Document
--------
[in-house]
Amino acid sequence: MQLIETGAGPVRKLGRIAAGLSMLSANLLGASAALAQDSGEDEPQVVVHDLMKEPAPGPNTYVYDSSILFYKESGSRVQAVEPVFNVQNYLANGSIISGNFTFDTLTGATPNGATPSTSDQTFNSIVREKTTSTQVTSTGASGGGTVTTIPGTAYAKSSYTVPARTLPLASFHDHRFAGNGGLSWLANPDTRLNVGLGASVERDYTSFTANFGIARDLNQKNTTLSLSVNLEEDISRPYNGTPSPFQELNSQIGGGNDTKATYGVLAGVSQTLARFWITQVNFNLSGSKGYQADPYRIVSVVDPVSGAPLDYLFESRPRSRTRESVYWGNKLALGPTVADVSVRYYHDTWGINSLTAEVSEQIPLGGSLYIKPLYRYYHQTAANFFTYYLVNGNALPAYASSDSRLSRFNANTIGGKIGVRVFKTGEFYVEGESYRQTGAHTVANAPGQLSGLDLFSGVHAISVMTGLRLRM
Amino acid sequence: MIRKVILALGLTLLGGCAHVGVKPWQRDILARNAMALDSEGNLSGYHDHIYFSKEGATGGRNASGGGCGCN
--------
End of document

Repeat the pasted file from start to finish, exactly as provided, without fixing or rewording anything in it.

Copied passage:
[in-house]
Amino acid sequence: MQLIETGAGPVRKLGRIAAGLSMLSANLLGASAALAQDSGEDEPQVVVHDLMKEPAPGPNTYVYDSSILFYKESGSRVQAVEPVFNVQNYLANGSIISGNFTFDTLTGATPNGATPSTSDQTFNSIVREKTTSTQVTSTGASGGGTVTTIPGTAYAKSSYTVPARTLPLASFHDHRFAGNGGLSWLANPDTRLNVGLGASVERDYTSFTANFGIARDLNQKNTTLSLSVNLEEDISRPYNGTPSPFQELNSQIGGGNDTKATYGVLAGVSQTLARFWITQVNFNLSGSKGYQADPYRIVSVVDPVSGAPLDYLFESRPRSRTRESVYWGNKLALGPTVADVSVRYYHDTWGINSLTAEVSEQIPLGGSLYIKPLYRYYHQTAANFFTYYLVNGNALPAYASSDSRLSRFNANTIGGKIGVRVFKTGEFYVEGESYRQTGAHTVANAPGQLSGLDLFSGVHAISVMTGLRLRM
Amino acid sequence: MIRKVILALGLTLLGGCAHVGVKPWQRDILARNAMALDSEGNLSGYHDHIYFSKEGATGGRNASGGGCGCN